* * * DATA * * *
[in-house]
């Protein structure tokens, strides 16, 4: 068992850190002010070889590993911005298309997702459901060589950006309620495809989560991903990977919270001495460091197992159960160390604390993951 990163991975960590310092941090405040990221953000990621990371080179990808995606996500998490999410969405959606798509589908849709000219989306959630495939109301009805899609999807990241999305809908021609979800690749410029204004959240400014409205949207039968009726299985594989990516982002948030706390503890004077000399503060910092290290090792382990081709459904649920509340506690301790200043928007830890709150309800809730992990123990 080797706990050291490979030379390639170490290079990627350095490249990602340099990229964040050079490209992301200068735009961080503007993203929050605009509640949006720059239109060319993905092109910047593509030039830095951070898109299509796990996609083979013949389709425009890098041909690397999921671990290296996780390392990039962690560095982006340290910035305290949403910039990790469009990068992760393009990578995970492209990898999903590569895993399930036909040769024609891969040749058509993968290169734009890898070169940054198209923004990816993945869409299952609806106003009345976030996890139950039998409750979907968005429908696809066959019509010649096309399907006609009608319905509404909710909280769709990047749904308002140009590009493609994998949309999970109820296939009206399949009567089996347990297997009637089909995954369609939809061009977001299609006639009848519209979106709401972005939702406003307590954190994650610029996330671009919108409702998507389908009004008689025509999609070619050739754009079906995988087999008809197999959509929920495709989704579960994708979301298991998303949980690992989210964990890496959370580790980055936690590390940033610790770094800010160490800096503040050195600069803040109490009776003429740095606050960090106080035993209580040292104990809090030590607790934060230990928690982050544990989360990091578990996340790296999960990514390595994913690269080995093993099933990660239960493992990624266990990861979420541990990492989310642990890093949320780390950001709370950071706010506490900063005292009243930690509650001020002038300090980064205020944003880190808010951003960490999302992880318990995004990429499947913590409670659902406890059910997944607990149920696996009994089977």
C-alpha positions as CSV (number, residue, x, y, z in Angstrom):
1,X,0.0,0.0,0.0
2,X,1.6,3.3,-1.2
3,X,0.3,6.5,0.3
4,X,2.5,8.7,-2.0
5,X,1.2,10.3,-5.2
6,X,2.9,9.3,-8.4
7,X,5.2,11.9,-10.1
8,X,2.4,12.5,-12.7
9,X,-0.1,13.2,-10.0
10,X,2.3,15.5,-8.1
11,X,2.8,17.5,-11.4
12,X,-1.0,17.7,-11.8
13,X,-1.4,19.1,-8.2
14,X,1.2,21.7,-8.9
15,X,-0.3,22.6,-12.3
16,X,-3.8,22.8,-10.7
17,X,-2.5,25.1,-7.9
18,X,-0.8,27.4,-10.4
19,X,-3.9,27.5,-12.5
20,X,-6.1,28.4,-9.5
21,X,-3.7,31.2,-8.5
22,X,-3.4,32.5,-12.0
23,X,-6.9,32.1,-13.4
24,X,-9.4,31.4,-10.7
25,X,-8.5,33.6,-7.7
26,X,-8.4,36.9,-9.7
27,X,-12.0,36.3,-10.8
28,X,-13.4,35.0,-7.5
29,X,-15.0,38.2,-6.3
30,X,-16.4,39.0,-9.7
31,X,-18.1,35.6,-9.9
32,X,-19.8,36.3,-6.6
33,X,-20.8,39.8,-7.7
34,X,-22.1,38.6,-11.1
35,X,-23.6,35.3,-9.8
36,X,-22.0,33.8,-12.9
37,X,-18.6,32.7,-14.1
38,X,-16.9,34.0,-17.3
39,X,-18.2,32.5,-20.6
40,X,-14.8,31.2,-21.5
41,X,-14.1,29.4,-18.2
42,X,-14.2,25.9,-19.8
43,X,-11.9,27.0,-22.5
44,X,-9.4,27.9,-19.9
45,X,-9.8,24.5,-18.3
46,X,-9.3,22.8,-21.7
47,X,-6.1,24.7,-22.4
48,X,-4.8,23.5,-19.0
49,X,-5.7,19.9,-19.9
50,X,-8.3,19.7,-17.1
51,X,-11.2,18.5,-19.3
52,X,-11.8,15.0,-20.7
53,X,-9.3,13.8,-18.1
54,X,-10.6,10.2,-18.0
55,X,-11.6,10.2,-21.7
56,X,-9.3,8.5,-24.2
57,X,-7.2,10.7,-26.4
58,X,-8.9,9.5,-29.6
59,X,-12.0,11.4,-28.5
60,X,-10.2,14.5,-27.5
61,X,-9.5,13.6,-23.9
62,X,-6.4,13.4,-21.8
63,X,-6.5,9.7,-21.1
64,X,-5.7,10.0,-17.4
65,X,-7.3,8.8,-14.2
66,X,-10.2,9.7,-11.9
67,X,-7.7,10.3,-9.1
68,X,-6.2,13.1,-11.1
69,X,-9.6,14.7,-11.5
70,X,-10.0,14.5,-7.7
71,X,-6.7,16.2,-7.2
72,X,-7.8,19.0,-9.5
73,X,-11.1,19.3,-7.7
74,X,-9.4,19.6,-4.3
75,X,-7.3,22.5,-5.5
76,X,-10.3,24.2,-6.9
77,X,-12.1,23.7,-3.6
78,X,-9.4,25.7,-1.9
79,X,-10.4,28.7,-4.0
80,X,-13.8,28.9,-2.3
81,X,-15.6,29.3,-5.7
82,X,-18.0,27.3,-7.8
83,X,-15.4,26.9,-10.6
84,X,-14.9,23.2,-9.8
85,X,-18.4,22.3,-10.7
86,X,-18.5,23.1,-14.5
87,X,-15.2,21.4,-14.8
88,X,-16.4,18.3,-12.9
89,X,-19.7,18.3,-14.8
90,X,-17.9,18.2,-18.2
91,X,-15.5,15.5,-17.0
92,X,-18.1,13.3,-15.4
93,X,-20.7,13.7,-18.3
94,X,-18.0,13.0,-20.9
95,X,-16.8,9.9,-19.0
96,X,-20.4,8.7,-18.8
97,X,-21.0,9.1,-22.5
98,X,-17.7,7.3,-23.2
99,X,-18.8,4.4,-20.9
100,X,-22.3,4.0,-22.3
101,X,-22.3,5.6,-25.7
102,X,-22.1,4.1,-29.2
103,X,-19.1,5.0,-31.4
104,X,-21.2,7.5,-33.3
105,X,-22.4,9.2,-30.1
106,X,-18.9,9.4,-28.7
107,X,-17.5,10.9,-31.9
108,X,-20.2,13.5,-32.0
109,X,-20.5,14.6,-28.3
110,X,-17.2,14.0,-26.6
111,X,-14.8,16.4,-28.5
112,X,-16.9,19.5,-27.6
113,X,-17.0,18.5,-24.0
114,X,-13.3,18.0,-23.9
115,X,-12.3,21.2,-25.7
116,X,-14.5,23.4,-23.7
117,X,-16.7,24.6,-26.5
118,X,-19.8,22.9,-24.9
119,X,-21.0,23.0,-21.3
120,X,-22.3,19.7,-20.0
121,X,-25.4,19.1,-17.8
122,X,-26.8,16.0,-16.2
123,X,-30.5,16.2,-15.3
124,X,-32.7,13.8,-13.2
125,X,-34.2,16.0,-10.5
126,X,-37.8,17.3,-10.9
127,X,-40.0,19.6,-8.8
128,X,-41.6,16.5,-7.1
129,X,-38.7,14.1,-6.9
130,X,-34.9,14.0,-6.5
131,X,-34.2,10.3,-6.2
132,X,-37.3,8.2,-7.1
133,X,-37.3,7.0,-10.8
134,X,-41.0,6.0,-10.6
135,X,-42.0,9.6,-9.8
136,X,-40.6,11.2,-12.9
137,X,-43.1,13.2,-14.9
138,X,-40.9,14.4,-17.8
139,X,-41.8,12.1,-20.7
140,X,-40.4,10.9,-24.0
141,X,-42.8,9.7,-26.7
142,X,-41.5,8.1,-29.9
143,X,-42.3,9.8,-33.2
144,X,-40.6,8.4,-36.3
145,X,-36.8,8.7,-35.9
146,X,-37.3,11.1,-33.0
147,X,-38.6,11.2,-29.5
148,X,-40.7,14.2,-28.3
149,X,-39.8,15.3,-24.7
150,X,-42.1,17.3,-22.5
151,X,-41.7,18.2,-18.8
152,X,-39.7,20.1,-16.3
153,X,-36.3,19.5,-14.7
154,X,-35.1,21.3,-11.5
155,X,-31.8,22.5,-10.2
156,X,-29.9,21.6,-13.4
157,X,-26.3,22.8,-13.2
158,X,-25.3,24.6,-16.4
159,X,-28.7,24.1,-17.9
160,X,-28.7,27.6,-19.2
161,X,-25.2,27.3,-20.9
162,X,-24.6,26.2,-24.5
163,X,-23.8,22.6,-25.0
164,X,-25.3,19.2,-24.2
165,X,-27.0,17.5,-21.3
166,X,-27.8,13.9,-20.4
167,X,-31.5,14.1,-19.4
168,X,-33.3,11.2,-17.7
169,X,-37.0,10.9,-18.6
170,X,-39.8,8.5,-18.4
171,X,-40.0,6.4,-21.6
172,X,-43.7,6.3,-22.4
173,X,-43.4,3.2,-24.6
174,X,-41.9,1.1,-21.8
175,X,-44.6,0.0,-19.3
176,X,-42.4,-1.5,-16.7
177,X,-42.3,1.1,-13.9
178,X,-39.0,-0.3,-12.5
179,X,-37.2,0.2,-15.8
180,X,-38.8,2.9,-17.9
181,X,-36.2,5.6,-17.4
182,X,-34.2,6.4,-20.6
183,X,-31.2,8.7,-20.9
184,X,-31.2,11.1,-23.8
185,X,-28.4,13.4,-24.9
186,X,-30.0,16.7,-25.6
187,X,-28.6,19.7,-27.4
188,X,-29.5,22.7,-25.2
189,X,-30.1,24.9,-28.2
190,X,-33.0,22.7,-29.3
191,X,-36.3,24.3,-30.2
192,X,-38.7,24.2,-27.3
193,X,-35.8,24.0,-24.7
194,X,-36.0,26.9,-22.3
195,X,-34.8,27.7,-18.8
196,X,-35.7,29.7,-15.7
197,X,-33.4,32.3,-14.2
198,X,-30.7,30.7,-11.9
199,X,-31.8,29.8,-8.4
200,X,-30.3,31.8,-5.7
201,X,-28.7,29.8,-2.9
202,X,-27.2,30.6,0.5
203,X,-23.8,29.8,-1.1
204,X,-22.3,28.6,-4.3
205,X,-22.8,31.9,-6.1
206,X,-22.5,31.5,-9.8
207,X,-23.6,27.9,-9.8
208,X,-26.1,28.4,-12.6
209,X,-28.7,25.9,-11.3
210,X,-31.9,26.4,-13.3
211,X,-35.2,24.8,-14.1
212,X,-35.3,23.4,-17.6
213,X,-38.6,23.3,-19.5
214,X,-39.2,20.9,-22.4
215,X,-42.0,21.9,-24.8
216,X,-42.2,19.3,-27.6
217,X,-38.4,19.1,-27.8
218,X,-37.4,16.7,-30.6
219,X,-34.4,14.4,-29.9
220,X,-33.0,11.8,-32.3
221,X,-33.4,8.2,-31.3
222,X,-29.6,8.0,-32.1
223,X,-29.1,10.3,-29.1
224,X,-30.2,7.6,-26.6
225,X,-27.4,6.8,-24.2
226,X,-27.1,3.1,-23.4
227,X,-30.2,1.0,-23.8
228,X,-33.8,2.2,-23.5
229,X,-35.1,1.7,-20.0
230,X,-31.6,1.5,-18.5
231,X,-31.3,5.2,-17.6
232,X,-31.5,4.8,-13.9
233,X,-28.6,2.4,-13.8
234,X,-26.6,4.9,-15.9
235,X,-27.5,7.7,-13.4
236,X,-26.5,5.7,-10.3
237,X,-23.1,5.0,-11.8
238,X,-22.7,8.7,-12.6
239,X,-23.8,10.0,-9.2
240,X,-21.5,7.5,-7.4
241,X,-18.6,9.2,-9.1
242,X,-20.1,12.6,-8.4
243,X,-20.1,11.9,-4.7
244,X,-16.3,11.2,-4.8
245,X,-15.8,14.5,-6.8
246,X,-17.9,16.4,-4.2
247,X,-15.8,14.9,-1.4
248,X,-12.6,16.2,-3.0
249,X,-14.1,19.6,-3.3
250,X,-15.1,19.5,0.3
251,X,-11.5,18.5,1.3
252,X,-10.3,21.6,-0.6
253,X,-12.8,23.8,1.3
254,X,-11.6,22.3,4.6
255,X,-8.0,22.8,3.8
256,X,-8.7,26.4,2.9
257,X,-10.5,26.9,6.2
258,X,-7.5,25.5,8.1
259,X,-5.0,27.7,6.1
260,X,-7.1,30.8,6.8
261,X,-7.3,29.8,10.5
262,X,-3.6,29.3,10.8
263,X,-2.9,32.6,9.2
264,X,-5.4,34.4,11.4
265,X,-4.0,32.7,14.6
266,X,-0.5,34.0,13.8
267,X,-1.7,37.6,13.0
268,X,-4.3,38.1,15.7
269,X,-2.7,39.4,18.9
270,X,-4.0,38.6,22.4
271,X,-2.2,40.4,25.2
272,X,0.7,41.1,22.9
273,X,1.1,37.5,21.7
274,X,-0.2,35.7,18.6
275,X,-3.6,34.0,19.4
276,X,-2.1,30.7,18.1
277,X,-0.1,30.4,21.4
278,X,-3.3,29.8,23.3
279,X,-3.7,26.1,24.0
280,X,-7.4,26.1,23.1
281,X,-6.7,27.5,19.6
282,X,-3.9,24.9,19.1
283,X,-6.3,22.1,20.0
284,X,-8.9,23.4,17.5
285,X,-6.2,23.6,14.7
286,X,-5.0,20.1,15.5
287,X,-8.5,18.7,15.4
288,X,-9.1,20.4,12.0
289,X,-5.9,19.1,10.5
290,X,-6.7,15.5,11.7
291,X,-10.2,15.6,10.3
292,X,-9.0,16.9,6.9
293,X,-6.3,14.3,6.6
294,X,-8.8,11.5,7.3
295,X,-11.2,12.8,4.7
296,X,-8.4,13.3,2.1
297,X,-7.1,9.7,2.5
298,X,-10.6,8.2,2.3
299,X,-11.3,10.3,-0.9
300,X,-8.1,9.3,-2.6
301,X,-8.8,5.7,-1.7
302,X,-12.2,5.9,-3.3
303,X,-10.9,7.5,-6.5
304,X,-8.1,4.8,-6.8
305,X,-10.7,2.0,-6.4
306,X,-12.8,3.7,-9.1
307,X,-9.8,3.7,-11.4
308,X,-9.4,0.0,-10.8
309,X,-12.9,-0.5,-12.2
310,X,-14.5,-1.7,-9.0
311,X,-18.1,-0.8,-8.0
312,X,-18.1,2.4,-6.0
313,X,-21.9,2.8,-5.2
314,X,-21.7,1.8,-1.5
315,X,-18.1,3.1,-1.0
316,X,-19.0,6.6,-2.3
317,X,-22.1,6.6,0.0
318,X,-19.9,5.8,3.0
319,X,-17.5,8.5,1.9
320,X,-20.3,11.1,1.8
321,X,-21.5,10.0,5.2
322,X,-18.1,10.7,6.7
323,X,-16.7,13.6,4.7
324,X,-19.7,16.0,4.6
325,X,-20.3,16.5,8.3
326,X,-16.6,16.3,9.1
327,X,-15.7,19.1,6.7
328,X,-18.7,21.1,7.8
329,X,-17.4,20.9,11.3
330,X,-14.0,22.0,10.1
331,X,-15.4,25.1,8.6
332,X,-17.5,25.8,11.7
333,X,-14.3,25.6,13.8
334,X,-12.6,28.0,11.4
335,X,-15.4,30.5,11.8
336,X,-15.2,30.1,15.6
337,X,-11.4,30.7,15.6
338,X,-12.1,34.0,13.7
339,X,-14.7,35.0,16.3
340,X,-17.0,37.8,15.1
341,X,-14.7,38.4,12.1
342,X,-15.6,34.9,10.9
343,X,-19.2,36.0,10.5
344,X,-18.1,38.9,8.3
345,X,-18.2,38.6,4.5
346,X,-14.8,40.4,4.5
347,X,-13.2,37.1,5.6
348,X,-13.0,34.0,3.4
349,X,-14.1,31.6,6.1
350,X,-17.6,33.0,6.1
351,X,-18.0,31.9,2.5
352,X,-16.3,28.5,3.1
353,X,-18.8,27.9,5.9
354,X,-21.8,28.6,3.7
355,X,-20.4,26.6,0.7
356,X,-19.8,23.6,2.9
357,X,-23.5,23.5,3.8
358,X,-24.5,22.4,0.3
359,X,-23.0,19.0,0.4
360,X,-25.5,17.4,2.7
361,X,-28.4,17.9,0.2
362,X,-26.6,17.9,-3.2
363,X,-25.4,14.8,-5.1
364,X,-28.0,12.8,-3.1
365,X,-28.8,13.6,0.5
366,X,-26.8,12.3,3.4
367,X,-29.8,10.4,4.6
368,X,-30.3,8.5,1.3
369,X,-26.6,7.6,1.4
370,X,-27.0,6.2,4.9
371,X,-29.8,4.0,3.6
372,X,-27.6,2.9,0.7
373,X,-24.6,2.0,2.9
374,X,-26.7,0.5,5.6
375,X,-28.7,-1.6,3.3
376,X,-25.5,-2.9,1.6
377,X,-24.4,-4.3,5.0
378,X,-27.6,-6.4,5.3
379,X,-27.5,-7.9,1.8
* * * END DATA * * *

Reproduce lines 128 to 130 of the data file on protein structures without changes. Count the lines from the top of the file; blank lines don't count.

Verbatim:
125,X,-34.2,16.0,-10.5
126,X,-37.8,17.3,-10.9
127,X,-40.0,19.6,-8.8